NOTE: Any featured products are based on the experience and opinions of Network members and Music & Youth. We do not receive any financial benefit from the vendors to promote their products. We just thought they were helpful and you might like ’em. 

Best Instruments for At-Home Use:

Music Production Package – $220
Focusrite Scarlett Solo Studio Recording Bundle
Singer/songwriter Package – $150
Shure MV5 Digital Condenser Microphone Bundle
Acoustic Guitar Package – $170
Yamaha JR1 (w/bag)($150/ea, Tuner – $10/ea, Picks – $3.50/pack, Strap $6/ea) 
Ukulele Package – $60 
Kala Ukulele Starter Kit
Drummer Package – $160
Pyle PTED06 Electronic Drum pad
or…
Drum pad/sticks Kit – $25 
Evans RealFeel Drum Pad and Drumsticks
Digital Piano Package – $120
Casio Casiotone CT-S200

Example Requirements – Below are some examples that other organizations have used – Customize the requirements to meet your needs: 

  • Permissions – Parent Permission and registration materials (see sample below) 
  • Participation – Participation in virtual workshops and performances and 150-word essay answering – “What are the musical goals you hope to accomplish?”
  • Equipment – Participants and parents assume responsibility of caring for instruments and damage (other than general wear and tear) and Prompt return at Loan Due Return Date

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Using the Nashville Number System to Create Bands

Skip instrument “lessons” and get participants to play in bands from day #1

ive your participants the ultimate musical experience by getting them to play their favorite songs in a band on the very first day. Youth participants are empowered by choosing their instrument, song, bandmates, and stage name. Your role is to simplify the chord progressions or drum beats (ie. root notes) and get the band to play along with the recording while performing on stage. Instead of weekly “lessons,” participants attend a regular band rehearsal with the goal of performing at a showcase performance each month. 

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How to… 

Before participants arrive 

  • Prepare an approved Song List on a white board (ie. popular songs for participants to choose from) 
    • Limited song options from a common playlist gives participants a sense “guided choice” 
    • Allows the staff to prepare learning materials for a realistic amount of songs, including, tempo/key signature, progression shorthand (ie. Nashville # system), and song form
    • Add individual progressions for Verse, Chorus, Pre-Chorus, Bridge, etc. 
    • Print lyric sheets (if needed)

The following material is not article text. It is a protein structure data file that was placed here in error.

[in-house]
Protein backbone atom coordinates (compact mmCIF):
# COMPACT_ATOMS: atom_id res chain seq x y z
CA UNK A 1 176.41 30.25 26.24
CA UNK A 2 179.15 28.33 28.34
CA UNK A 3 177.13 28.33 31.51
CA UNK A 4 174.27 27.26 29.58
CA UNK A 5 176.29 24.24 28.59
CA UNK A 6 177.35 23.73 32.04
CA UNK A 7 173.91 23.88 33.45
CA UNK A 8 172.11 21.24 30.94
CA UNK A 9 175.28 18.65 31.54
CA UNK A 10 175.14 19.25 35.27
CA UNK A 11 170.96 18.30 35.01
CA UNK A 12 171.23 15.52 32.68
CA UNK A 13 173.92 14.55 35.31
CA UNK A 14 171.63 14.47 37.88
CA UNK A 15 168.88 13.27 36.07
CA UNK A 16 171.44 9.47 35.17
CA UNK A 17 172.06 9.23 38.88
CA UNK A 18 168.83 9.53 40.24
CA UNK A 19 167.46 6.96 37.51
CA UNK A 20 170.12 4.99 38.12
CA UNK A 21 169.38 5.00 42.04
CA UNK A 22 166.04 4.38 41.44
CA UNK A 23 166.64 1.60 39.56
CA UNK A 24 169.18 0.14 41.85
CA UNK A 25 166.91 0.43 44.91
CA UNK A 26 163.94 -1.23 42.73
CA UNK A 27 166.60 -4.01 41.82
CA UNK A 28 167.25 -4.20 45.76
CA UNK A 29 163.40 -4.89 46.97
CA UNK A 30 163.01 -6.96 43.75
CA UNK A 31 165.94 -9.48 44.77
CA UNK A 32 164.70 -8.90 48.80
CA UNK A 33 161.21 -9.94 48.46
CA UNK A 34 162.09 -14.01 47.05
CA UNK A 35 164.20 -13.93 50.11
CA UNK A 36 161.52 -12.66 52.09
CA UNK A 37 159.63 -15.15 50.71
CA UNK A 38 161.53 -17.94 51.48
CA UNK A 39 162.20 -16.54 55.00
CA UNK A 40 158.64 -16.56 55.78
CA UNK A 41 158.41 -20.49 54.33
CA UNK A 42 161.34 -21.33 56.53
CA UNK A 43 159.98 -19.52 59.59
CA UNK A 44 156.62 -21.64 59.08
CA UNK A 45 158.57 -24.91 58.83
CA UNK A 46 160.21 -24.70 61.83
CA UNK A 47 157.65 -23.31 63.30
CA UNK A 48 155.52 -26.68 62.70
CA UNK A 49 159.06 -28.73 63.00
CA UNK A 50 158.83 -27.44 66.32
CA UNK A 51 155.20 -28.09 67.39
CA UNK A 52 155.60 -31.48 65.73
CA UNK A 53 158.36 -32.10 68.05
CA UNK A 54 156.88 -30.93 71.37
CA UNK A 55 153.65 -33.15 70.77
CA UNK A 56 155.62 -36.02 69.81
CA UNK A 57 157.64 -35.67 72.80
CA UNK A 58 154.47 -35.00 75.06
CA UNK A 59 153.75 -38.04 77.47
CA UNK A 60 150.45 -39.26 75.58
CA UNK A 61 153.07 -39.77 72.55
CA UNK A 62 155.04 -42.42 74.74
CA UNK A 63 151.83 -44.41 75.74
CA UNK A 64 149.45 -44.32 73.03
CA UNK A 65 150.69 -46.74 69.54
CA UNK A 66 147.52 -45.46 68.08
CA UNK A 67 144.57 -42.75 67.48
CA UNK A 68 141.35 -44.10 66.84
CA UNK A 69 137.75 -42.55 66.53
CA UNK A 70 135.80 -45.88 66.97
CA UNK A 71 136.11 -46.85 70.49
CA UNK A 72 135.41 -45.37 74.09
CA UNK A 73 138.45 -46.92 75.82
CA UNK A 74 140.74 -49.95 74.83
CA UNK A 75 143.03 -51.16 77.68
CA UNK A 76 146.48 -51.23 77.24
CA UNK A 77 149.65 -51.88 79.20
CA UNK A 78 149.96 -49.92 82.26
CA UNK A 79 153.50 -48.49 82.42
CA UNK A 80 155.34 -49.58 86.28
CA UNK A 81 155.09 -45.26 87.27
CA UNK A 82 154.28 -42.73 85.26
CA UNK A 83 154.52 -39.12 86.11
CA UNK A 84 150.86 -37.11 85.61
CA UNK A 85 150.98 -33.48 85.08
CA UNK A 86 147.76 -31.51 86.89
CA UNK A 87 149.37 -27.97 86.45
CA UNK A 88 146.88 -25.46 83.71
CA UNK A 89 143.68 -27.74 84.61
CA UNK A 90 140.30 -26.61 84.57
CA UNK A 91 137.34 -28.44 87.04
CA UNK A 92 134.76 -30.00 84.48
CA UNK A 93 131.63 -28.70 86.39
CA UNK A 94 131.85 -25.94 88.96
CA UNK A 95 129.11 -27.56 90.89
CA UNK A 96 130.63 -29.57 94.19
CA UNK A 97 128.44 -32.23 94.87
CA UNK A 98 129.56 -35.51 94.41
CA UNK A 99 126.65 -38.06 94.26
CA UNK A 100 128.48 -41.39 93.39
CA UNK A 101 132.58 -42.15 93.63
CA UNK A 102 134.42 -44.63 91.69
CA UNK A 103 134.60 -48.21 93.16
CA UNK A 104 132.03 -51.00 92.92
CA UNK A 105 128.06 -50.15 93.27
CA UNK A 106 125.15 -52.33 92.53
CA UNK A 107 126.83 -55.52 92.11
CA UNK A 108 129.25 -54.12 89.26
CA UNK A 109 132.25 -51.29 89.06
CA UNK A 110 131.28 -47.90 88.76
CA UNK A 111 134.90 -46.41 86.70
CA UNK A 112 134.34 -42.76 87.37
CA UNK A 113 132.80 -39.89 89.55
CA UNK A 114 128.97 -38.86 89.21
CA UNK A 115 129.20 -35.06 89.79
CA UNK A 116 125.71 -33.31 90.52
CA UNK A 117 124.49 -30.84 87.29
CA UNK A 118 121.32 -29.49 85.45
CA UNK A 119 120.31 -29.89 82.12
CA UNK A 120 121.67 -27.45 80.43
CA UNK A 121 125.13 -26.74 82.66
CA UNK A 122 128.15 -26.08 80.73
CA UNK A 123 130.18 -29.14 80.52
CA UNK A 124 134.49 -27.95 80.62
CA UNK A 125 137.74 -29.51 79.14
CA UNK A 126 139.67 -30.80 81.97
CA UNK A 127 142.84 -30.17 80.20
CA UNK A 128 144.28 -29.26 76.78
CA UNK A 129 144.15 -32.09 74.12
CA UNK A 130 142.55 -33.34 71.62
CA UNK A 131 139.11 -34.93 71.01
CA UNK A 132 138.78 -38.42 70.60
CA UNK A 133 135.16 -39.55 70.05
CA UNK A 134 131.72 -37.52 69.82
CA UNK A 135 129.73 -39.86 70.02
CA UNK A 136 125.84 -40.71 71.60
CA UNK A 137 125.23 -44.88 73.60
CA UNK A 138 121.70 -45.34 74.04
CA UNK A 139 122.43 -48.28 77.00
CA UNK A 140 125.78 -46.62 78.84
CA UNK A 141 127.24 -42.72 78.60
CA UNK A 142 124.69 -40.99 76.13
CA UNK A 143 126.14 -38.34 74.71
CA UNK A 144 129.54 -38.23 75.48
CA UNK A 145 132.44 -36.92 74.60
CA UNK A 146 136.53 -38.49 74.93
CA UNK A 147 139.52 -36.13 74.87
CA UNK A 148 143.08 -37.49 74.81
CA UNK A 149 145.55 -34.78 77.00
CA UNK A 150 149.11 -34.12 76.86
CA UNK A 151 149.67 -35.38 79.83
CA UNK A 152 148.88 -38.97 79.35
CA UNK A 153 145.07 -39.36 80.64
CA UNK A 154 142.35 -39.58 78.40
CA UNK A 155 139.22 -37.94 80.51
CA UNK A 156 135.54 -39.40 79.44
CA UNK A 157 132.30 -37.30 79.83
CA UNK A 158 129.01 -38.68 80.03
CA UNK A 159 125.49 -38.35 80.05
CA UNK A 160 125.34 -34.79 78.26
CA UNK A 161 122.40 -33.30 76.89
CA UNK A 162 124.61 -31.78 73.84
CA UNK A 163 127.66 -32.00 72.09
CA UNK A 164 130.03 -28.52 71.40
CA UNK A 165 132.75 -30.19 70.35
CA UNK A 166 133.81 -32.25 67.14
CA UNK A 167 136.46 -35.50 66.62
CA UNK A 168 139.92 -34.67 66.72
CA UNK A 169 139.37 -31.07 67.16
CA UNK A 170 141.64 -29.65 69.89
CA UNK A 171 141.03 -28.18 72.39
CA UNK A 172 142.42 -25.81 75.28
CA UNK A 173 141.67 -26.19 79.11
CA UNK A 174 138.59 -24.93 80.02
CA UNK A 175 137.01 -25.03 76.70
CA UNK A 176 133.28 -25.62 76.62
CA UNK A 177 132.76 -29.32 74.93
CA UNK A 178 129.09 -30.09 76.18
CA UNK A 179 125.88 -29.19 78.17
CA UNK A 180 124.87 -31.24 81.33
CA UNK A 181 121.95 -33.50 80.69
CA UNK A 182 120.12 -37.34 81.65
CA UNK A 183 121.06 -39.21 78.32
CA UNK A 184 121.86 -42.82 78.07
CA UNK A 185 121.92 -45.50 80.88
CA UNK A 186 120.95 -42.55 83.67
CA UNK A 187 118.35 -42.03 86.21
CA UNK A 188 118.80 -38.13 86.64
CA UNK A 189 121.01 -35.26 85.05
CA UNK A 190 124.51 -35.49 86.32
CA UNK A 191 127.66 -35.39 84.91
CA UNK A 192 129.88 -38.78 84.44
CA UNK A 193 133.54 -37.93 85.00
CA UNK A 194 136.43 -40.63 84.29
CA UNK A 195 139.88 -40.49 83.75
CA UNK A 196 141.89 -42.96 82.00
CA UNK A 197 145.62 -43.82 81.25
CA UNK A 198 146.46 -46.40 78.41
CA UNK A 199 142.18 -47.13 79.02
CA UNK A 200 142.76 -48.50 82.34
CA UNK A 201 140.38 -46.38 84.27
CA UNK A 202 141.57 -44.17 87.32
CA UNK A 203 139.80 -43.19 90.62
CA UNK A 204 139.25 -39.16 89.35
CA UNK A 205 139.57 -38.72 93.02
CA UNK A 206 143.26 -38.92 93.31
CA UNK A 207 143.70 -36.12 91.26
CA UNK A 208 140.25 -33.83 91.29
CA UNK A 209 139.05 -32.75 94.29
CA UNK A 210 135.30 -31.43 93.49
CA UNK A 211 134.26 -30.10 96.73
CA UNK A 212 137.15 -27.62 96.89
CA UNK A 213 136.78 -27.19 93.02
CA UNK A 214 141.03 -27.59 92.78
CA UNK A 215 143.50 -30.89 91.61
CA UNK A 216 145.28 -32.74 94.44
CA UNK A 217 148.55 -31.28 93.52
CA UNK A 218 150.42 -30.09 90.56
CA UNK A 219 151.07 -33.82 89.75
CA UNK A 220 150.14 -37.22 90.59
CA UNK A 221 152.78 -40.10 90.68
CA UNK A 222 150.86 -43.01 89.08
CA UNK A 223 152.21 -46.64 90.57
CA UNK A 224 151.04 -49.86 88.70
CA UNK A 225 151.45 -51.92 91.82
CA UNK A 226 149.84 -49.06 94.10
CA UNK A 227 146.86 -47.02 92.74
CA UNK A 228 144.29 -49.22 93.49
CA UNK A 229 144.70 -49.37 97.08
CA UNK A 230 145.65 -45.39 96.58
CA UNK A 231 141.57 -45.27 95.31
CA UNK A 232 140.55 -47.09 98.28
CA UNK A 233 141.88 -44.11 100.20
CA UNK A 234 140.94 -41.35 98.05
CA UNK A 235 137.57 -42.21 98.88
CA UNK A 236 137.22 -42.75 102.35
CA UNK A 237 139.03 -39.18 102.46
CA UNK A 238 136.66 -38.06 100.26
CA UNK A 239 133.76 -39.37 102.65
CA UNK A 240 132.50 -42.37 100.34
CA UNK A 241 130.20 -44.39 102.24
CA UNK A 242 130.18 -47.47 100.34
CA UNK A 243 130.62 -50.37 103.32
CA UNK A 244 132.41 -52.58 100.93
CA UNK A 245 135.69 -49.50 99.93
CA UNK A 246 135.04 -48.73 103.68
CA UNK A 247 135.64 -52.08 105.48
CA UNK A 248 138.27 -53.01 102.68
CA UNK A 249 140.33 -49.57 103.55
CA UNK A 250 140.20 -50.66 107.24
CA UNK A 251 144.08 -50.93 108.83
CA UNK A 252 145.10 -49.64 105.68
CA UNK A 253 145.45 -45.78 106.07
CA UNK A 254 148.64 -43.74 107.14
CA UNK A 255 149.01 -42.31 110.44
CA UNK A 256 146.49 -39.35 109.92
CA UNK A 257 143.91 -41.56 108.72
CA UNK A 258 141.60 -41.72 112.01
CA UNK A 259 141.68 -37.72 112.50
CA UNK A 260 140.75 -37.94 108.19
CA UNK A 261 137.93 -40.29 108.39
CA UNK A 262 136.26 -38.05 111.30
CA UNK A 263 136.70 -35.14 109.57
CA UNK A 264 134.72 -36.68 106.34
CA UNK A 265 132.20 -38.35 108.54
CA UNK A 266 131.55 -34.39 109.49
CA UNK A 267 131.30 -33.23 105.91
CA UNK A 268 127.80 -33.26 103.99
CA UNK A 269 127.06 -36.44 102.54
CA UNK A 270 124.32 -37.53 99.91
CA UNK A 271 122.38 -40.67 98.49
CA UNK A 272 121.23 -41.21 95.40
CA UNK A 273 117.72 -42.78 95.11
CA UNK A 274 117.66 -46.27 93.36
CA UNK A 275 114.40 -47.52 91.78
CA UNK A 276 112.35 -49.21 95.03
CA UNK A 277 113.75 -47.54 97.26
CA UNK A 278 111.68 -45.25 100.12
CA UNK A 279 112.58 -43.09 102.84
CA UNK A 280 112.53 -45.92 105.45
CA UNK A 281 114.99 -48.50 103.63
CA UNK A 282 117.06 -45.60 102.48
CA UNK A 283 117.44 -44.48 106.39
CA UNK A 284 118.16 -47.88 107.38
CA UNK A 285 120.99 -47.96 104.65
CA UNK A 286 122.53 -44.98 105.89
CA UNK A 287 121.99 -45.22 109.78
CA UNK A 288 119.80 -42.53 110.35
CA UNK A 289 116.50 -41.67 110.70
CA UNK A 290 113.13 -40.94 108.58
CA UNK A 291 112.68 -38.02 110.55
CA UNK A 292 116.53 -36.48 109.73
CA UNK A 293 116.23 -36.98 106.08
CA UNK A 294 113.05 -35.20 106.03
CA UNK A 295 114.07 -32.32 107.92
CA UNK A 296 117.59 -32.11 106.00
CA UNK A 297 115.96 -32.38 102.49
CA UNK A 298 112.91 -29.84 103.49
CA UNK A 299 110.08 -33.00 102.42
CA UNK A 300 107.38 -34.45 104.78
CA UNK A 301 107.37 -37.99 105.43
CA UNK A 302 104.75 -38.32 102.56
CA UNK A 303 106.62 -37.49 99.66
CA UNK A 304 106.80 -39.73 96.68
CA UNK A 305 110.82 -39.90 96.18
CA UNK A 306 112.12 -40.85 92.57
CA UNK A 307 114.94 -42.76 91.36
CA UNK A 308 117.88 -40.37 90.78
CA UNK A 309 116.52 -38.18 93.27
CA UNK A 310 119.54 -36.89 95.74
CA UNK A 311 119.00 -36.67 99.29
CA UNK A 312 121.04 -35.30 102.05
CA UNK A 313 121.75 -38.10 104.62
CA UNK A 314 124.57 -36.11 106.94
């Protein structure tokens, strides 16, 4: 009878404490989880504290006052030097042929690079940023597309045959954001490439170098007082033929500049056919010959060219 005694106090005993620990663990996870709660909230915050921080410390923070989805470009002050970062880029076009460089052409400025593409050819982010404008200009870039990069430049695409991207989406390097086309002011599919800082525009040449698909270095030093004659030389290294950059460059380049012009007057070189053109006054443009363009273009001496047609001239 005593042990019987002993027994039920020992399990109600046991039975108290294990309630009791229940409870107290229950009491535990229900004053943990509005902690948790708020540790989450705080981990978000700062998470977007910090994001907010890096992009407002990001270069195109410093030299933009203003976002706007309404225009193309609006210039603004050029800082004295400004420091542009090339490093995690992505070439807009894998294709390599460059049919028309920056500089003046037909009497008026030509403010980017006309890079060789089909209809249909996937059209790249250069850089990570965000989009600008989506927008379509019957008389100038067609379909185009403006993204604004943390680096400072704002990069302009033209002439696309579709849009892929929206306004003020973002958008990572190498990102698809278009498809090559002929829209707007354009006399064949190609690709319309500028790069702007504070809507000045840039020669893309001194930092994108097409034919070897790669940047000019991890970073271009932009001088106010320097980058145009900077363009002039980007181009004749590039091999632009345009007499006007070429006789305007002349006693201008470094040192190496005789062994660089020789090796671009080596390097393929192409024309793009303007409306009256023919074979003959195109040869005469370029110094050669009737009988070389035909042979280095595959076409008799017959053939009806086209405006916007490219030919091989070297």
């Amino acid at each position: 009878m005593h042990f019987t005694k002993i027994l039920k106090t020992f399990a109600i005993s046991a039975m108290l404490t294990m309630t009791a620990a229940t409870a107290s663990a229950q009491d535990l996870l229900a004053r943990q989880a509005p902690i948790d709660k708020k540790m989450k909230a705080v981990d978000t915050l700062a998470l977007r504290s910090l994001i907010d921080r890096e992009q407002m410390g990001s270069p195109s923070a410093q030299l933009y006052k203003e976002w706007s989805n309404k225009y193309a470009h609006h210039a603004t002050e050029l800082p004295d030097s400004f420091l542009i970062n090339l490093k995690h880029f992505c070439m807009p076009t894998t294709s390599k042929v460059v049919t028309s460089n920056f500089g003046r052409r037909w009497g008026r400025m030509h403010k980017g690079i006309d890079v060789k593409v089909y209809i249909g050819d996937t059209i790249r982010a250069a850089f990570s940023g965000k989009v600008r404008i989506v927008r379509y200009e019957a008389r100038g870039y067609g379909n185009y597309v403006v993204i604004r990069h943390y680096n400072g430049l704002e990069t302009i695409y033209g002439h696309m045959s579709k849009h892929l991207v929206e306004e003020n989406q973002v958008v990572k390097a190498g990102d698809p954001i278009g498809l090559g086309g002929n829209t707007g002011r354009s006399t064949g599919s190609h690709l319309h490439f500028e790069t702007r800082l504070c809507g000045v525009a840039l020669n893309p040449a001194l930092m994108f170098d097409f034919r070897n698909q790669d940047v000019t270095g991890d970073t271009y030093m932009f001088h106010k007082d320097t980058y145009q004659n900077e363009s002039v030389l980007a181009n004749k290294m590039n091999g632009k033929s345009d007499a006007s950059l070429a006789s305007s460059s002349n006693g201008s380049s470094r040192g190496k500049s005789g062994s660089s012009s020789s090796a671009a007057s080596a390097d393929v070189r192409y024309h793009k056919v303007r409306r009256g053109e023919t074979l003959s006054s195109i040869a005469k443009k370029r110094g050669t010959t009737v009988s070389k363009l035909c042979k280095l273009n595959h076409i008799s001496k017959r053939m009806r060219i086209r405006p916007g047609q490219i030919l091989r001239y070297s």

• Create a playlist on Spotify or Apple Music for quick access
  • Tape and label instruments
Guitar/bassPiano 
Use white Gaffers tape to label frets with chord function. Move tape for each songParticipants play root notes using one finger on one stringLabel keys with chord function using tape or dry erase markersParticipants play root notes using one finger 
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“Karate Belt” Reward System

Want ninja level musicians?! Help your participants earn a musical “black belt.”  

A black belt in karate is a badge of honor representing the highest level of skill. The “Karate Belt” Reward System uses different color guitar picks (similar to “karate belts”) to reward participants’ progress and motivate them to achieve their goals on instruments or music technology.

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How to…

  • Determine what skills participants must demonstrate in order to “level up” on each instrument or music technology gear. Then print and display the “karate belt” requirements for each instrument.
    • The Sample “Karate Belt” Reward System Achievements chart below uses 5 colors, each representing different levels of achievement plus an exclusive club called “The Red-Hot Pick Society” for anyone earning a purple pick on 3 or more instruments
  • Create an incentive chart to visually track and help motivate participants’ achievements.
  • With help from instructors, participants work to earn each colored guitar pick to add to their necklace.
    • Note: If a participant earns their “Yellow” rank in more than one instrument, no need to give them another yellow guitar pick for their necklace. Instead, simply note their achievement on the incentive board.
  • Participants wear their multi-colored guitar pick necklace that proudly displays their rank.

The recommended equipment list below is an example that would serve approximately 30 participants. Your needs and quantities may vary (depending on # of participants).